Karolien van Teijlingen (2014 – 2017)
The Governance of the Mining-Development Nexus:
A Political Ecology of the Mirador Mine in the Ecuadorian Amazon region.
Supervisors: Prof. Michiel Baud and Dr. Barbara Hogenboom
This PhD research project analyzes the expansion of extractive industries towards new mining frontiers in Latin America, particularly the Amazon region. As large-scale mining operations cause considerable impacts to the landscapes and development trajectories of the regions in which they take place, mining and its relation to sub-national development have become ‘hot topics’ in both societal and academic debates. The public, private and civil society actors involved in the governance of the mining-development nexus in these regions hold different (and sometimes incommensurable) conceptualizations of development and territory, basing themselves on different sets of interests, knowledges and values. This has made these mining frontier regions into terrains of conflictive as well as more collaborative interactions through which these actors seek to promote and materialize their view of the mining-development nexus. This research aims to understand the interactive governance processes through which certain views and discourses on mining, development and territory gain importance over others and how these processes reconfigure the complex territories in which mining takes place. The Mirador copper mining project in Zamora Chinchipe - Ecuador, will be the main case-study of the research. A political ecology approach implies focusing on political spaces and the power mechanisms at play, as well as the patterns of inclusions and exclusions that are (re)produced in the course of this process. More generally, this research also aims to contribute to scholarship on the political ecology of extraction, environmental governance and post-neoliberal development in Latin America. Karolien began her PhD research in January 2014. During the first eight months of the year she carried out a literature review and wrote her research proposal, which she presented and discussed at various seminars. In September 2014 she travelled to Zamora Chinchipe, Ecuador to start her first five-month fieldwork period.
Laura Ximena Triana Gallego (2018-2021)
From Sierra Nevada de Santa Marta to Bogotá: Cultural agency and political achievements from indigenous communities in visual narratives
Supervisors: Dr. Arij Ouweneel and Dr. Fabio de Castro
Laura started a PhD project related to the indigenous communities in Colombia, particularly to the ways in which they exercise forms of cultural agency in order to overcome external challenges and political adversity. The research compare two indigenous groups that have relatively recently embraced audiovisual tools and integrated them into their political and social processes. The first of these is the wiwa community of the Sierra Nevada de Santa Marta, who have entered into a process of reviving their traditional music in an attempt to strengthen community bonds. The second is the committee of indigenous women of Bogotá, who come from different regions of the country but currently live in Bogotá due to circumstances related to the armed conflict. They engage in activities of cultural revival such as weaving, dancing and traditional music. Through modern media such as video these communities are able to effectively express their experiences, perceptions and current conditions in the face of adverse political policies. In the case of the wiwa, who are geographically located in the area around the Ranchería river, video is used as a tool for the preservation of memory and the transmission of knowledge through music. It has also served as a medium to criticize political acts of intervention in the Sierra Nevada de Santa Marta region. The district committee of indigenous women, on the other hand, is the first space developed to improve the political participation of indigenous women in Bogotá. Instruction in the use of audiovisual tools provides the women with a means to highlight their voices, once silenced, and share their experience of discrimination in the context of the city. These appropriations of audiovisual tools by indigenous communities are instances of an ongoing process. Thus, it is relevant to explore them further, as they represent the development and transformation of cultural agency, which is enhanced by the introduction of audiovisual narrative tools. At the same time these tools serve an important political function for the communities in the context of the peace and post-conflict process in Colombia and even more broadly throughout Latin America.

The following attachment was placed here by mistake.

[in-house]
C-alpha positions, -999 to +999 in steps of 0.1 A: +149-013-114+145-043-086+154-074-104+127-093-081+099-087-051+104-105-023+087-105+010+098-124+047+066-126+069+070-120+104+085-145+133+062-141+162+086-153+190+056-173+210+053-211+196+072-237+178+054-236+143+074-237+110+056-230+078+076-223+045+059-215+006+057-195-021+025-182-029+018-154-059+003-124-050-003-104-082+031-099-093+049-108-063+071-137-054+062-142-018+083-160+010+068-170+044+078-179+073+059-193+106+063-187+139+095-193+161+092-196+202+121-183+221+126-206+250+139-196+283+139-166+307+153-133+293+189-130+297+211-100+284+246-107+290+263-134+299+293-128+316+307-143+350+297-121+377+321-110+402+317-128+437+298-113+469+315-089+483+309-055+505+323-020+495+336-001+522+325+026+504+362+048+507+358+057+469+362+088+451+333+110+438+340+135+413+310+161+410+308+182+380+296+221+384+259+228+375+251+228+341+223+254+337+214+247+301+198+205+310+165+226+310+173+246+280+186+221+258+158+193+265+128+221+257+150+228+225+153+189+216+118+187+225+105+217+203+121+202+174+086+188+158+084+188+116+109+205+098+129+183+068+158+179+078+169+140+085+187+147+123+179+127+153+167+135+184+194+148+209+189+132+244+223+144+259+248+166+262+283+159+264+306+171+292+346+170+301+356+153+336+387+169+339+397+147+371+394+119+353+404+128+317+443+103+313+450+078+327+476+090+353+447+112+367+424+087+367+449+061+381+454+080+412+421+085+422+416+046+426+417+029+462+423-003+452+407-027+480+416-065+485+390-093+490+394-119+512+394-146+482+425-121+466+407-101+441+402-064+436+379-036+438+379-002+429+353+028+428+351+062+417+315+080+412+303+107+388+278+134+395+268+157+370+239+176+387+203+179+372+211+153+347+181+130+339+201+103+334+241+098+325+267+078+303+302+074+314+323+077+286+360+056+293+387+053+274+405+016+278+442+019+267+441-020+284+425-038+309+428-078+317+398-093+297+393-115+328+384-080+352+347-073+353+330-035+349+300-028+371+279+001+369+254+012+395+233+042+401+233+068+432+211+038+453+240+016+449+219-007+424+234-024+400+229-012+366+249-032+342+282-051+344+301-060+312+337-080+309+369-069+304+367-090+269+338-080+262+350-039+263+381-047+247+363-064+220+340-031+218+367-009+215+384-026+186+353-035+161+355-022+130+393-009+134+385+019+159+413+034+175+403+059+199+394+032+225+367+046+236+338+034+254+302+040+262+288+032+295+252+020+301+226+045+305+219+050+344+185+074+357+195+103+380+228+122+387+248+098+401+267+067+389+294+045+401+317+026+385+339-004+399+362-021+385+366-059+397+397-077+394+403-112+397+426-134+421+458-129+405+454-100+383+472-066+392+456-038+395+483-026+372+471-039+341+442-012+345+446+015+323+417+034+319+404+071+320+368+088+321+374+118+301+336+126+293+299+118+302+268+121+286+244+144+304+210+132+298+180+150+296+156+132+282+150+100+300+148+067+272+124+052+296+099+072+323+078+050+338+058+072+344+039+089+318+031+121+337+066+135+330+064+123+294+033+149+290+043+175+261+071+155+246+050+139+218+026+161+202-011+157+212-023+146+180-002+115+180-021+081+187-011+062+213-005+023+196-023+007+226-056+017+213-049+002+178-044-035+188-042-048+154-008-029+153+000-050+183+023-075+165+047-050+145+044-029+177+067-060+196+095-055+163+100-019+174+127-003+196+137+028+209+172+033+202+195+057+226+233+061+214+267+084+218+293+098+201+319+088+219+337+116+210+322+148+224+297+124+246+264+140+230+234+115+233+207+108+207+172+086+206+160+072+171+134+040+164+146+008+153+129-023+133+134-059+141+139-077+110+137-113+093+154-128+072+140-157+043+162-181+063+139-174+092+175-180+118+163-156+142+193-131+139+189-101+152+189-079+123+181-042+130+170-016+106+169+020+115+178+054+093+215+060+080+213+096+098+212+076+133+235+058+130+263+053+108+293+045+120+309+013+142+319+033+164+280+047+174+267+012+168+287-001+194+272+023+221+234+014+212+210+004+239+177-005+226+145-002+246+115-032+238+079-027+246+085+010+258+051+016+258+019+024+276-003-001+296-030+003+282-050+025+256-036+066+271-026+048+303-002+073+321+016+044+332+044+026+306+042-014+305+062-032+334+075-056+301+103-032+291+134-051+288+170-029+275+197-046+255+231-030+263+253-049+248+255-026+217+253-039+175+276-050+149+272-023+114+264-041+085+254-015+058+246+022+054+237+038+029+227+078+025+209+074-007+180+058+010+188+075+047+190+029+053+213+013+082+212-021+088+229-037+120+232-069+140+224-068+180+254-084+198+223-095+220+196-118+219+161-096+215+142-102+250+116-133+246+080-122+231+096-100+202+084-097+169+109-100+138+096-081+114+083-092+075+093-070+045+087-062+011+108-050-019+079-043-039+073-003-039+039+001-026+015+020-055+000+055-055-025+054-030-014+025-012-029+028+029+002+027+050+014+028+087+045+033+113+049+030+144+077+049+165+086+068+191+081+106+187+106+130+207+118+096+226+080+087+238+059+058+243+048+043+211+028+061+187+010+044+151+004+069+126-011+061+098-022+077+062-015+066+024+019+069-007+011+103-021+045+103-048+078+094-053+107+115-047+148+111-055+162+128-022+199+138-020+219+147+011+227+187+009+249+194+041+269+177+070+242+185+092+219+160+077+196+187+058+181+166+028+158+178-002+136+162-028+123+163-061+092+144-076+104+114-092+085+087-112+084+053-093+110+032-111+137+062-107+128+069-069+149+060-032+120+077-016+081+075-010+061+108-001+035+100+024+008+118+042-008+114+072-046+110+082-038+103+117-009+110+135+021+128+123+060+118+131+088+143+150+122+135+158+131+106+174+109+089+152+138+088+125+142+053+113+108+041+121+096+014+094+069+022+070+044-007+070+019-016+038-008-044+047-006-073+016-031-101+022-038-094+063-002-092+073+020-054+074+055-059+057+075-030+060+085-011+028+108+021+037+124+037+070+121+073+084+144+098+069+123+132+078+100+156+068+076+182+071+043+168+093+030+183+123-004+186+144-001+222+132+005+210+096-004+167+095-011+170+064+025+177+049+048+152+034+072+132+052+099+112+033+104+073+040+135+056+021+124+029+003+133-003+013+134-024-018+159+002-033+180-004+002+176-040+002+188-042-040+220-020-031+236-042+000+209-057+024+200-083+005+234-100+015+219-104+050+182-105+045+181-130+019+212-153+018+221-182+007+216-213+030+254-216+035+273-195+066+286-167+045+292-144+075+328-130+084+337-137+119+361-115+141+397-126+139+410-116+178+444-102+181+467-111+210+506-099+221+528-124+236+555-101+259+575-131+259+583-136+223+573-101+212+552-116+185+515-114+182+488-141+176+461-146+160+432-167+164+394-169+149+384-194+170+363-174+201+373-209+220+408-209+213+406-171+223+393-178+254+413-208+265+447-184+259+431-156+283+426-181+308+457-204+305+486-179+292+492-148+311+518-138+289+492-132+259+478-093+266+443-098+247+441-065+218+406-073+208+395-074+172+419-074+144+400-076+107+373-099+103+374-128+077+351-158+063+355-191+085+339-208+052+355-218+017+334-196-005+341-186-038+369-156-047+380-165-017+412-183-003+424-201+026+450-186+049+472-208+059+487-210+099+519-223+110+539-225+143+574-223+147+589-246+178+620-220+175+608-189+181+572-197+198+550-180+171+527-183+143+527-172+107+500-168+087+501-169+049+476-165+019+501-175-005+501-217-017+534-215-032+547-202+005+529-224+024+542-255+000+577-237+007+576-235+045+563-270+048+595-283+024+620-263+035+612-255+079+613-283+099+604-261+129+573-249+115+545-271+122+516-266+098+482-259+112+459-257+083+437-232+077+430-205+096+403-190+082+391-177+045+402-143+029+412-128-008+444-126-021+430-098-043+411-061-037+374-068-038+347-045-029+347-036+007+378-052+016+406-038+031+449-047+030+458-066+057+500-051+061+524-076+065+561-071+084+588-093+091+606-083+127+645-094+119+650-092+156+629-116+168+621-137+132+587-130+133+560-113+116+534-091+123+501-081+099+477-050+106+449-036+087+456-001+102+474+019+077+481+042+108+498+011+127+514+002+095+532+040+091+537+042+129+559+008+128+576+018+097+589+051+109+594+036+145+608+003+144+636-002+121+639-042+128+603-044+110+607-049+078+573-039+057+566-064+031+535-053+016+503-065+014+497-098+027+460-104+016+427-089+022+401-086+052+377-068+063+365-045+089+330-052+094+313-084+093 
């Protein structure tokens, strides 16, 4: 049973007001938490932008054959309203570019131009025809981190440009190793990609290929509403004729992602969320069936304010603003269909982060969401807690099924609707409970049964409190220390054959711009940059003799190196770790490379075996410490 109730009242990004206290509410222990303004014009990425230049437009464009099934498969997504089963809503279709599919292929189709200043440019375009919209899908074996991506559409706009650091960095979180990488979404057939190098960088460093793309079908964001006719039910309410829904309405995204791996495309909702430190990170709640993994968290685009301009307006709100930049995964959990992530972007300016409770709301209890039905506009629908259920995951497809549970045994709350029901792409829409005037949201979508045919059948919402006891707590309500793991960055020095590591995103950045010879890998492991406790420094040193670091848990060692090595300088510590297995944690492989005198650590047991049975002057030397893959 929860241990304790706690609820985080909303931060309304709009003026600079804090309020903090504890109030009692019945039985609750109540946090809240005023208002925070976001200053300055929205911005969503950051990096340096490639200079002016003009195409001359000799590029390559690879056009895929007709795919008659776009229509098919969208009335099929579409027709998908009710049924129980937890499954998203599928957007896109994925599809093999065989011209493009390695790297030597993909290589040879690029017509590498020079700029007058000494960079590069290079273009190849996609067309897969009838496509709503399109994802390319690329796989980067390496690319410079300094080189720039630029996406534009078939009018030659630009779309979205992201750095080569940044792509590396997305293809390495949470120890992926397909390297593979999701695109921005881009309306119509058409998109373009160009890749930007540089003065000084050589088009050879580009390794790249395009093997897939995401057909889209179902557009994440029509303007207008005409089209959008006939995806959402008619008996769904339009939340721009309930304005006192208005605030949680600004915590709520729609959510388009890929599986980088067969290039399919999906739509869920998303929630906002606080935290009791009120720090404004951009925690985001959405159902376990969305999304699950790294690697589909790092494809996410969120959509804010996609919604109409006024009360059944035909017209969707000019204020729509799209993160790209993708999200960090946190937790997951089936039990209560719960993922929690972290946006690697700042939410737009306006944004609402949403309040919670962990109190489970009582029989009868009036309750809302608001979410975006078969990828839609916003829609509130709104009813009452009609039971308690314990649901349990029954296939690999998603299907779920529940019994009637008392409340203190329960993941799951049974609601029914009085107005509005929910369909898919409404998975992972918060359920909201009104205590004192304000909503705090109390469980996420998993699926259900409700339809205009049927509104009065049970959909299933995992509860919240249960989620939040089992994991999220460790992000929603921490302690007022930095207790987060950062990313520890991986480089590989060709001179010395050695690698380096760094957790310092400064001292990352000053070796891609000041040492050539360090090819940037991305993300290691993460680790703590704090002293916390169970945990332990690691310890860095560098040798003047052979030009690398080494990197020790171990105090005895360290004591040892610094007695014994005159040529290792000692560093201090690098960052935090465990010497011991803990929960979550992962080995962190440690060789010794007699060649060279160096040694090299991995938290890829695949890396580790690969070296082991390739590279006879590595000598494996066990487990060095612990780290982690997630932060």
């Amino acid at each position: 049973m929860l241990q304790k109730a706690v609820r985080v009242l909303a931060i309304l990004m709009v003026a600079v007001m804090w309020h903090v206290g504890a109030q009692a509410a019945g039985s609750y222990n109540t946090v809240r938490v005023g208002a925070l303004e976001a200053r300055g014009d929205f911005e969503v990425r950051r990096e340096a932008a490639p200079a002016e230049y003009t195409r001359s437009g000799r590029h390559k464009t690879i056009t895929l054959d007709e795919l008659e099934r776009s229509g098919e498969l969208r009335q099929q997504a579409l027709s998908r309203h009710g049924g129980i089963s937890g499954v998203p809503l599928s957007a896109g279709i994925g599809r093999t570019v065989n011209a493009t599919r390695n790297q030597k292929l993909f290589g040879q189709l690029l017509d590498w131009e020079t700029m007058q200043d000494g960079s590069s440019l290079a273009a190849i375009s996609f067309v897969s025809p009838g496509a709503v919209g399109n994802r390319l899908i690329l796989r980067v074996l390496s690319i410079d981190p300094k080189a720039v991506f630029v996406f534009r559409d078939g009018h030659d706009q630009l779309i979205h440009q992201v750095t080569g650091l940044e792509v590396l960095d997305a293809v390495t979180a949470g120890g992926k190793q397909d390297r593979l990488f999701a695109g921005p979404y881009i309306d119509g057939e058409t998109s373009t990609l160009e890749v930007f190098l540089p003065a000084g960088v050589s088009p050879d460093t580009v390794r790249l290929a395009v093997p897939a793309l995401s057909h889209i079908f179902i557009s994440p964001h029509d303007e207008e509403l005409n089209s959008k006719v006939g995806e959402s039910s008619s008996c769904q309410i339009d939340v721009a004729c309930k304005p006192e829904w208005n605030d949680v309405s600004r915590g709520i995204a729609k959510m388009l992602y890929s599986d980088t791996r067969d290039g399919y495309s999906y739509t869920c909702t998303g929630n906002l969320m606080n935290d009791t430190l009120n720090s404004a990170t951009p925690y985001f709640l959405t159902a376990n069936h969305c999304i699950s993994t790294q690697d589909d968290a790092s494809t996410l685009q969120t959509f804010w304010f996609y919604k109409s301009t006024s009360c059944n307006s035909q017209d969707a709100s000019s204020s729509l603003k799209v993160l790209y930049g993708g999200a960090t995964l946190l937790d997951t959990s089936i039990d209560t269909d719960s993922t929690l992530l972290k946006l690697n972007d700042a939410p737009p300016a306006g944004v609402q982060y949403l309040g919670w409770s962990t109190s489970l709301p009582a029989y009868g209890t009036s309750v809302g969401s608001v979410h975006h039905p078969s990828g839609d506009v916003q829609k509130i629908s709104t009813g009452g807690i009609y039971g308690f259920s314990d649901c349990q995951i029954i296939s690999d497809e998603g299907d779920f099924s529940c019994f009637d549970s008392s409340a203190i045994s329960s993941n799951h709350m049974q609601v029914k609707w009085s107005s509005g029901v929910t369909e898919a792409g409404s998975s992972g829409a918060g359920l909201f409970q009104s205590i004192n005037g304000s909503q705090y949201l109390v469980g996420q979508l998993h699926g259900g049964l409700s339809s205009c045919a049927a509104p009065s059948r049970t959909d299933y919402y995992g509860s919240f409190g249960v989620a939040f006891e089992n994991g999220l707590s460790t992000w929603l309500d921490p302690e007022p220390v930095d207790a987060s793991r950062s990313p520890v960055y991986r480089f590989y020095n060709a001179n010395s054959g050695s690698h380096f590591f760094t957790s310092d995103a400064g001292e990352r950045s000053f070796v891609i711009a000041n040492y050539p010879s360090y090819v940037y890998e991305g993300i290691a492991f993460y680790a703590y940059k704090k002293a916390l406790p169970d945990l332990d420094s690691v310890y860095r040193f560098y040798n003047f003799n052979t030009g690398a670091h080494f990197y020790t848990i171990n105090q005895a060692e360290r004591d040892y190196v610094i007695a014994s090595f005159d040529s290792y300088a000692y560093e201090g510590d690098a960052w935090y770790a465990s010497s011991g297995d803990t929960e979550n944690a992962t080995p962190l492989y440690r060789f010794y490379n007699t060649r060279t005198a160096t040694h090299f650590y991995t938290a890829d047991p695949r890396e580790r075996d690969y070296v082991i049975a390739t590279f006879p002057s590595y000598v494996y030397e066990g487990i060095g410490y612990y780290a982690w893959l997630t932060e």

Carolina Valladares Pasquel (2018-2021)
The politics of ideas for leaving fossil fuels underground
The cases of Ecuador and The Netherlands
Supervisors: Dr. Barbara Hogenboom and Prof. Rutgerd Boelens
Carolina’s research is part of the project “Leave fossil fuels underground for sustainable and inclusive development: Co-creating alternative pathways in Africa and Latin America”. Her research focuses on the dynamics bringing ´Leave Fossil Fuels Underground´(LFFU) ideas into political action in Ecuador and The Netherlands. It aims to explore the different features of social mobilization, state-citizen relations, notions of development and multi-scalar politics involved in the contestation of oil extraction in the Ecuadorian North Amazon and gas extraction in the Dutch province of Groningen. In both countries the LFFU campaigns led to concrete national (and global) actions: in Ecuador the proposal Yasuní-ITT (later on cancelled) and in The Netherlands the government’s decision to halt gas extraction by 2030. The different socio-economic and political structures of both countries and the role fossil fuels play in their economies will inform on the parallels and difference between both experiences and lessons to learn for strengthening the strategies for LFFU. Carolina’s fields of interest relate to political ecology, extractivism, rights of nature, cultural politics and social mobilization.